A special issue of the Journal of African Economies asks if things really have changed or are they much the same. In one dimension there has certainly been major change. Africa’s GDP per capita has expanded rapidly in the last 20 years. While there is much scepticism of the numbers there is such clear evidence in complementary data sources that there can be little doubt of the increase. The problem on which the papers focus is that while this change is clear, underneath, whether anything fundamentally has changed is much less so. Africa remains a continent in which employment in small-scale low productivity enterprises dominates and in which the employment share in manufacturing remains small. The recent improvement in growth rates has depended overwhelmingly on rising commodity prices for Africa’s exports and abnormally low global interest rates, and the possibility is real that with any decline in commodity prices and/or rising interest rates incomes will fall. The argument advanced by Dani Rodrik in the paper that opens the special issue is that Africa’s very limited industrialisation is a crucial barrier to high sustained growth rates.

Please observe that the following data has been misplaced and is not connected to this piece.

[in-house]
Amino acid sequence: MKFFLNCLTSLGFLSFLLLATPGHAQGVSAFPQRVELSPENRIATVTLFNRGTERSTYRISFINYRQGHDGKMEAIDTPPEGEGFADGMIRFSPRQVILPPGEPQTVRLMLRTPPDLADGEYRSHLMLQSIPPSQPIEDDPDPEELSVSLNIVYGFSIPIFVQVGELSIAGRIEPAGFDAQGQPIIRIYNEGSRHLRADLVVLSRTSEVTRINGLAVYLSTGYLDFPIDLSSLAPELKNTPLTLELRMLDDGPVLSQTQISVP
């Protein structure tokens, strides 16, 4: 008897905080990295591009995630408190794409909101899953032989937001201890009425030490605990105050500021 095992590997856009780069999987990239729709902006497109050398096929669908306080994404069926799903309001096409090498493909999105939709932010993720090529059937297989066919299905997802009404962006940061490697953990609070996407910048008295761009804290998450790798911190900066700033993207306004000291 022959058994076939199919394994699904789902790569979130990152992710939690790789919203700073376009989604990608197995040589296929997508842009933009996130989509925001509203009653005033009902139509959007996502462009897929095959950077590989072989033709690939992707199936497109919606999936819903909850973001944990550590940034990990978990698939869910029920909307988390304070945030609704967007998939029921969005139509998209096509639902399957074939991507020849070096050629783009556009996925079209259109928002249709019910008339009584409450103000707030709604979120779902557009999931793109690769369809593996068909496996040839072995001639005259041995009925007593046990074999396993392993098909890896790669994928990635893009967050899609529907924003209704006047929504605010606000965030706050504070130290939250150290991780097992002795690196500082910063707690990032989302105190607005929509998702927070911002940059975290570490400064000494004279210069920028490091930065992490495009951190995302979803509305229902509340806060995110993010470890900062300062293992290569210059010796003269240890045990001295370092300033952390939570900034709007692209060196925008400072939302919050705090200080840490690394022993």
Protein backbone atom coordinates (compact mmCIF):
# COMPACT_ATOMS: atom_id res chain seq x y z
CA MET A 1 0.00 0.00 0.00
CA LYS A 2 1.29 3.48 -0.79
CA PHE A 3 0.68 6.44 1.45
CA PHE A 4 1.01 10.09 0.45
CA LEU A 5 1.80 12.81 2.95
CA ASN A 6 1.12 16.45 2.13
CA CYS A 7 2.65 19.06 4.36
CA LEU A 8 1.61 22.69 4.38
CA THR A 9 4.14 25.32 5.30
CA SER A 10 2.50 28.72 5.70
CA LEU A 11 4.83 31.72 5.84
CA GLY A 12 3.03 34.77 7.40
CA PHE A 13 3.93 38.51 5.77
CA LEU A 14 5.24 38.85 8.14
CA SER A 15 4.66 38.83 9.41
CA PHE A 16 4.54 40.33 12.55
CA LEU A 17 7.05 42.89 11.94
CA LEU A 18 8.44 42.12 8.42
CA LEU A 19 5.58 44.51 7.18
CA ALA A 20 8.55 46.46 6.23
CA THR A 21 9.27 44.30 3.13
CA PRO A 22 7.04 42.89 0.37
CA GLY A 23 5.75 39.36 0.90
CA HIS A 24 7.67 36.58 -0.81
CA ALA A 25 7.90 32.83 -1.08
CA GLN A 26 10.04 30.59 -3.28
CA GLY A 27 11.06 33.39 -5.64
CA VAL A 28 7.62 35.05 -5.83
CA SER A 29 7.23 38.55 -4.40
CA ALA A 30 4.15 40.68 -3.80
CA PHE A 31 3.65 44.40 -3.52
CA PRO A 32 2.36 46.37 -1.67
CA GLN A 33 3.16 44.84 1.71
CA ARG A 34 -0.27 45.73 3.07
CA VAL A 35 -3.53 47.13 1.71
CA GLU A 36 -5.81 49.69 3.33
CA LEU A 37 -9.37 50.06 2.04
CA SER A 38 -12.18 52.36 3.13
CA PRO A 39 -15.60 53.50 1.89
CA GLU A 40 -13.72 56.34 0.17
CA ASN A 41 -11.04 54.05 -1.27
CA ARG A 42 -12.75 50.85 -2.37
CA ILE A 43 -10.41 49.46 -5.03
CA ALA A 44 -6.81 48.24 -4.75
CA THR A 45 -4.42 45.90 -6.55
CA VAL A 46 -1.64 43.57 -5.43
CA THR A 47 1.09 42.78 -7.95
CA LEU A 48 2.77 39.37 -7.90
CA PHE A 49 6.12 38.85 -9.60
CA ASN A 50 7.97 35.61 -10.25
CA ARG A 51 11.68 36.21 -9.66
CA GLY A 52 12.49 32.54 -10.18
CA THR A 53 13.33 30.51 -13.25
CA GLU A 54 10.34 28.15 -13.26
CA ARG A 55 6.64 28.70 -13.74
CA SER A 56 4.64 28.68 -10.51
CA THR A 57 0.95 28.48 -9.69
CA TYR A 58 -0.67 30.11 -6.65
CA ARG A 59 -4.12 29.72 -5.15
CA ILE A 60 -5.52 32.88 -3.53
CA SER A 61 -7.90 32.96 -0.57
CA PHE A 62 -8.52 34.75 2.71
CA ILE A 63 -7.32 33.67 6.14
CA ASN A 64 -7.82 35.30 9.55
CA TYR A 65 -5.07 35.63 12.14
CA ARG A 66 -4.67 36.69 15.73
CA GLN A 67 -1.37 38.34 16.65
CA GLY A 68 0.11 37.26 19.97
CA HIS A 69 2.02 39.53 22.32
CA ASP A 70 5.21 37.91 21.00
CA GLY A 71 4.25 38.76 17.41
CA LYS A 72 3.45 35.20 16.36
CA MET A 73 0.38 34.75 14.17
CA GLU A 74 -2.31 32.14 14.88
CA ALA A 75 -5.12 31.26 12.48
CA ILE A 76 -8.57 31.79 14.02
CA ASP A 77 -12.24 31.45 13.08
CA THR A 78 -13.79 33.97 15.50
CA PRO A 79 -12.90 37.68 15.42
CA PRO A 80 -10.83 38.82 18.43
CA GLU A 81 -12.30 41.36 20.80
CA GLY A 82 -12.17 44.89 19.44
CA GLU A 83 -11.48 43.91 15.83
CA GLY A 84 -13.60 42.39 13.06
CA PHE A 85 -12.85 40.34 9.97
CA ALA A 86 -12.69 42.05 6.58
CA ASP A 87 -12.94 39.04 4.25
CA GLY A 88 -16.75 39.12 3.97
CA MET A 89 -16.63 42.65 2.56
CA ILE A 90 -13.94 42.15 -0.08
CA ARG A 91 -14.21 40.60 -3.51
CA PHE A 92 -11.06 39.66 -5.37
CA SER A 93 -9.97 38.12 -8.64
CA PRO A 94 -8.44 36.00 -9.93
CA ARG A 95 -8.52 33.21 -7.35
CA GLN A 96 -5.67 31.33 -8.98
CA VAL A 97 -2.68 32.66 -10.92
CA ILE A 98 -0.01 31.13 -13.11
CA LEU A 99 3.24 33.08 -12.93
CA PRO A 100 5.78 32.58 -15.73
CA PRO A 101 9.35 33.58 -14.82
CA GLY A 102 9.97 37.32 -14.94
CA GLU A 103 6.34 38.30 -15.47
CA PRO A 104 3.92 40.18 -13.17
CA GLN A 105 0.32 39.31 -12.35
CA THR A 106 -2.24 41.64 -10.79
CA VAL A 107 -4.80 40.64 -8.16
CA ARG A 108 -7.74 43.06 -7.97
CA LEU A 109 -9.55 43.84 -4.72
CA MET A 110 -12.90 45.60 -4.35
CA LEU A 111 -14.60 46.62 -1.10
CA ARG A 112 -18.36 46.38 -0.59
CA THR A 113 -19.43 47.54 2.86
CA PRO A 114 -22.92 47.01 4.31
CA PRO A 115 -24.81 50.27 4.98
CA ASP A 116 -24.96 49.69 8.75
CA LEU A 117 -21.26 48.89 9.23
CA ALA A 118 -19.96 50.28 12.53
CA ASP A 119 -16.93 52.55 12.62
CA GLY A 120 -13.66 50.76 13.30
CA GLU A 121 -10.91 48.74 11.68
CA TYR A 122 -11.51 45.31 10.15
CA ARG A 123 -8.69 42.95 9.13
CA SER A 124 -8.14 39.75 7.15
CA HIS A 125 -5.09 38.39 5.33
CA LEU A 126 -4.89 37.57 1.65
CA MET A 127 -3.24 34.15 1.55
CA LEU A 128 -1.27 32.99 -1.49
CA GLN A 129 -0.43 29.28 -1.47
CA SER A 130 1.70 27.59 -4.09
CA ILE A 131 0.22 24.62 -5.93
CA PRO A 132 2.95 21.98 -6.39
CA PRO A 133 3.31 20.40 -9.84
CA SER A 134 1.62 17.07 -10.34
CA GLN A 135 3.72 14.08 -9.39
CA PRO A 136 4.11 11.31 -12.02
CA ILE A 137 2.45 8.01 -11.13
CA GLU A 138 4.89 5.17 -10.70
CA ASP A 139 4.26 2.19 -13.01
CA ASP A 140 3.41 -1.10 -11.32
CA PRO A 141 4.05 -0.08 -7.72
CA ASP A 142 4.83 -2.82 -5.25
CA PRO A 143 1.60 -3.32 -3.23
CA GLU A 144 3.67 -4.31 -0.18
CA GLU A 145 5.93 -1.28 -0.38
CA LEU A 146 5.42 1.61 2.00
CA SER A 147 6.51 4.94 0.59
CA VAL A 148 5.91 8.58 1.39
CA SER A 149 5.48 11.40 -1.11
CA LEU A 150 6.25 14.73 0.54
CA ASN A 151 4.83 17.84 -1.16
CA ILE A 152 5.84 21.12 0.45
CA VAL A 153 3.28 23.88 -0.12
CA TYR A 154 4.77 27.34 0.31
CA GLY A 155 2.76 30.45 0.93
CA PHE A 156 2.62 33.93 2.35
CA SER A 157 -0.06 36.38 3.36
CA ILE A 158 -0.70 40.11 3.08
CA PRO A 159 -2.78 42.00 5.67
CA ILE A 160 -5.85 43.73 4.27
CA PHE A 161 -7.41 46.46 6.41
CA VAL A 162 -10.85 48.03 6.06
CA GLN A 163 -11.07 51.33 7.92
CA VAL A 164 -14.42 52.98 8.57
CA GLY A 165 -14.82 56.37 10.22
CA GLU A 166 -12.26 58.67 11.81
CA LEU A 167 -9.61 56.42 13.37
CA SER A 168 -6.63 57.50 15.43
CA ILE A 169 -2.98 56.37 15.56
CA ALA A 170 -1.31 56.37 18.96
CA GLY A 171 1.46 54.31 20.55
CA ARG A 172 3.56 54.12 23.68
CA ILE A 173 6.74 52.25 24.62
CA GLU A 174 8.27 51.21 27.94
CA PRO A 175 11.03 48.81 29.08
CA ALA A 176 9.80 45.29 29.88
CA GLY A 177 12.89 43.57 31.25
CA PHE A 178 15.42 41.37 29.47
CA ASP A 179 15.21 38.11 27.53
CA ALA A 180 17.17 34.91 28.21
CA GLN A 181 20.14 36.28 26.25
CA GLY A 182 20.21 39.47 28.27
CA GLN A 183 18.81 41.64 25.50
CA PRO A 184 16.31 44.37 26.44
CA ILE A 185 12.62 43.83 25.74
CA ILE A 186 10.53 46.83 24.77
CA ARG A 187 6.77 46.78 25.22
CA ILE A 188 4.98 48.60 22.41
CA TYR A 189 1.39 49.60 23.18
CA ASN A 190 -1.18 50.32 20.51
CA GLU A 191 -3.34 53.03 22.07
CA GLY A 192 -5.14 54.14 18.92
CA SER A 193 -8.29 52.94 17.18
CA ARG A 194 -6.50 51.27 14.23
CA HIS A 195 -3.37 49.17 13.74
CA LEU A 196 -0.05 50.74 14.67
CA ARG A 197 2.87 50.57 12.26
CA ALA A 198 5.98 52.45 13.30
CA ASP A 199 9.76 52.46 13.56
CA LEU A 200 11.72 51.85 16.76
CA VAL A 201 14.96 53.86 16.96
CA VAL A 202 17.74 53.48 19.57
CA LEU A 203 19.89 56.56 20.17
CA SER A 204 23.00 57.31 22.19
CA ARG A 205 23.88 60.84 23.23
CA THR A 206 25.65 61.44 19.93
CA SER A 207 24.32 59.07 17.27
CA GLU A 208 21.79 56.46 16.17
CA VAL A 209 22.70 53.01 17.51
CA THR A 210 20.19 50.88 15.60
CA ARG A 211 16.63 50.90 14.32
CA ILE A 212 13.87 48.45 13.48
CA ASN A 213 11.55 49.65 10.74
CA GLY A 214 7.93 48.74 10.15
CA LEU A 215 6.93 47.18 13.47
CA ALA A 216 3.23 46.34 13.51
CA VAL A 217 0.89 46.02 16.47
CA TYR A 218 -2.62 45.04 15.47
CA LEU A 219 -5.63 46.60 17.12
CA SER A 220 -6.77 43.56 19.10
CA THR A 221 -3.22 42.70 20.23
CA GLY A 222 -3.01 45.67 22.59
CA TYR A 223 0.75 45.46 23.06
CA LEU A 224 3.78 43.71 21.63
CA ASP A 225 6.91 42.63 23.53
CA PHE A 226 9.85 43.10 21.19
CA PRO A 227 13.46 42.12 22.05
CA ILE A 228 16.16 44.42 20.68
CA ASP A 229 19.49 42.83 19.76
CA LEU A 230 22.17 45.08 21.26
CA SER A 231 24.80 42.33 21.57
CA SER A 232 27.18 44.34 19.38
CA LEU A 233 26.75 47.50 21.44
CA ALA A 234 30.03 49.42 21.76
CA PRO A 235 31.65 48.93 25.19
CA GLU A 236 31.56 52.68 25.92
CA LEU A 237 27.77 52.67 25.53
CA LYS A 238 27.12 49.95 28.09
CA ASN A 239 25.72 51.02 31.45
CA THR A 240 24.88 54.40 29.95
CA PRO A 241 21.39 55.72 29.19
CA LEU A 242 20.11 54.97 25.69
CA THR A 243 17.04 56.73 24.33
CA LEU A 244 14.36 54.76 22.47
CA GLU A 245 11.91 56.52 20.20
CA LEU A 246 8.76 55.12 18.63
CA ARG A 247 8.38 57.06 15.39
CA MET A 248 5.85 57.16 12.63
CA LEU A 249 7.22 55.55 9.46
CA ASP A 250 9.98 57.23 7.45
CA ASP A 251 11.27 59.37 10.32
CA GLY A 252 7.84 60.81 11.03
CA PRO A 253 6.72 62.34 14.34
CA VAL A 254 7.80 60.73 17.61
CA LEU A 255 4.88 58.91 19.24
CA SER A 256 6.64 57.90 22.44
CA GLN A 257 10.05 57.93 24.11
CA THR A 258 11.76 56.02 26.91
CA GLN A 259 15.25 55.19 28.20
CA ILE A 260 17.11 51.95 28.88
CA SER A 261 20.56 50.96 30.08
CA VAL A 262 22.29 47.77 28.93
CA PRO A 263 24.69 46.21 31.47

Sustained growth would critically depend on reasonably high levels of labour productivity. But just how does labour productivity in Africa compare with elsewhere? In agriculture, where most of the poorest Africans still work, the highest productivity country (the US) has labour productivity more than 80 times that of the country with the lowest labour productivity (Ethiopia) – see Table 2 in the paper by Diao et al. If things have improved they clearly still have some way to go. And, it is these very low productivity levels that prevail across all sectors.